September 25th, 2003, 01:53 AM
Firewall log forensics
Tigershark had a thread earlier today about some unusual activity, and I didn't have time to reply....I can't find the thread anymore.... :shrug:
I found a few links for the newer members (myself included) that will hopefully help to explain a little about what is going on with the logs.
And for a little help understanding terms with which we may not be familiar..
If somebody already posted these, please accept my apologies, I hadn't seen them here yet.
September 25th, 2003, 02:06 AM
Yeah on my Zone Alarm Usually the most command activity I get is A TCP Packet(Flag:S) The S flag means "Syn" Which is a connection request. I also get ICMP(Type:8) which is a ICMP echo request.
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September 25th, 2003, 02:42 AM
Limpster, your ICMP(Type:8) , also known as and isolated pings is mostlikely a Welchia or Msblaster trying to contact you from someone's computer in your area.
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September 25th, 2003, 02:57 AM
The only thing on my log recently is an incoming UDP from 10.18.200.1, type 67, trying to resolve itself a 255.255.255.255:68. I haven't figured out what that is from yet, but it just started yesterday, and had been hitting about every 10 minutes.
My spy detectors are not picking up anything, nor is my antivirus. Anybody have any ideas what that may be?
September 25th, 2003, 03:42 AM
groovicus, that would be the bootp protocol passing on to your machine your DHCP info...
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September 25th, 2003, 04:41 AM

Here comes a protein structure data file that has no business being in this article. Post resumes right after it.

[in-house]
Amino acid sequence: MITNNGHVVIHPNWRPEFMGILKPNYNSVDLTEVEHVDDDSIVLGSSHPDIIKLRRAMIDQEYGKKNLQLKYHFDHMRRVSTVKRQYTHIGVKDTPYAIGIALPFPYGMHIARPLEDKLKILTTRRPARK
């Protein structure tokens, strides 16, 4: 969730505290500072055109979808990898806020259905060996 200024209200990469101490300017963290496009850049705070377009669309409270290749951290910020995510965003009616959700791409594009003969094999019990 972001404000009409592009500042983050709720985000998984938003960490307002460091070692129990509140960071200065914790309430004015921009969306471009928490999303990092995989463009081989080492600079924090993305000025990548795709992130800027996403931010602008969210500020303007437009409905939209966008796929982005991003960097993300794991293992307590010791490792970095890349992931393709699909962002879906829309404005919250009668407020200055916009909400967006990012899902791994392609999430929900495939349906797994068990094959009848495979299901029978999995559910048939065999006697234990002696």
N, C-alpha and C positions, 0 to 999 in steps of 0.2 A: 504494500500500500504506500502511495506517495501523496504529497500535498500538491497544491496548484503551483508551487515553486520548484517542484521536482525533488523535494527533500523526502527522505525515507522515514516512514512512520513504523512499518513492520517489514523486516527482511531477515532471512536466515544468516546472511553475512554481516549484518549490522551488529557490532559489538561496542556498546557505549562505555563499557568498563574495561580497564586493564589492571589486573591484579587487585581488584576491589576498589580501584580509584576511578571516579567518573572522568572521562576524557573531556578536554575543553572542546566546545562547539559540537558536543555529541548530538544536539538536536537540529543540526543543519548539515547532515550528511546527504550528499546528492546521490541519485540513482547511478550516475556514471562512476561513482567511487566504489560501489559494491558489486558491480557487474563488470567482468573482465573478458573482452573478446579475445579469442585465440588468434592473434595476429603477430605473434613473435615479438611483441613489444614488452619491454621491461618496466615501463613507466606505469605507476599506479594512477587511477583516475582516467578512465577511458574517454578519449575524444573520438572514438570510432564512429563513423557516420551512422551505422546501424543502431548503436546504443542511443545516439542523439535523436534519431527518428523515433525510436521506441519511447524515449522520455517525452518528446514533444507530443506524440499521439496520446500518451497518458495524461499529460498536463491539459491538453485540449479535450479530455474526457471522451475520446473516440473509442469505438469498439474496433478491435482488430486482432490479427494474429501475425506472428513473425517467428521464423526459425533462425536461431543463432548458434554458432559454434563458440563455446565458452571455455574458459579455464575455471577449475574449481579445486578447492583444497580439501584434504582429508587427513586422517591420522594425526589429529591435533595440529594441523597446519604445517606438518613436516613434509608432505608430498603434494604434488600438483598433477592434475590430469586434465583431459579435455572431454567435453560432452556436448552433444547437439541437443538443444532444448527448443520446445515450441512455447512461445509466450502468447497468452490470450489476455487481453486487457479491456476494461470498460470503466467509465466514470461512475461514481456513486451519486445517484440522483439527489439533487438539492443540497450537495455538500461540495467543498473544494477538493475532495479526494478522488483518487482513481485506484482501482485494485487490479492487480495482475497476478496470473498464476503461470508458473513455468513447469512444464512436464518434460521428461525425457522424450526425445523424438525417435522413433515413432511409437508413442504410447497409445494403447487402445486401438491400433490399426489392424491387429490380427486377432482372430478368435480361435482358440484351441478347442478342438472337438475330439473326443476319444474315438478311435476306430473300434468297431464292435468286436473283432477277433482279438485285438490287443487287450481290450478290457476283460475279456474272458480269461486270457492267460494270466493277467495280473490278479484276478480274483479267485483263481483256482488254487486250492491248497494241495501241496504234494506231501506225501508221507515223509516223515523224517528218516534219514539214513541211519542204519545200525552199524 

Thank you SoggyBottom. Ok, it's the boot protocol, I understand that. What I'm failing to understand (big surprise ) is why from that location? My IP is not even close to that range. Judging by your response though, it's nothing I should pay attention to.
September 25th, 2003, 04:46 AM
groovicus: bootp will use the broadcast address if it doesn't know its correct address.
The broadcast address is 255.255.255.255
3. Packet Format
All numbers shown are decimal, unless indicated otherwise. The BOOTP
packet is enclosed in a standard IP  UDP  datagram. For
simplicity it is assumed that the BOOTP packet is never fragmented.
Any numeric fields shown are packed in 'standard network byte order',
i.e. high order bits are sent first.
In the IP header of a bootrequest, the client fills in its own IP
source address if known, otherwise zero. When the server address is
unknown, the IP destination address will be the 'broadcast address'
255.255.255.255. This address means 'broadcast on the local cable,
(I don't know my net number)' .
search for bootp for more info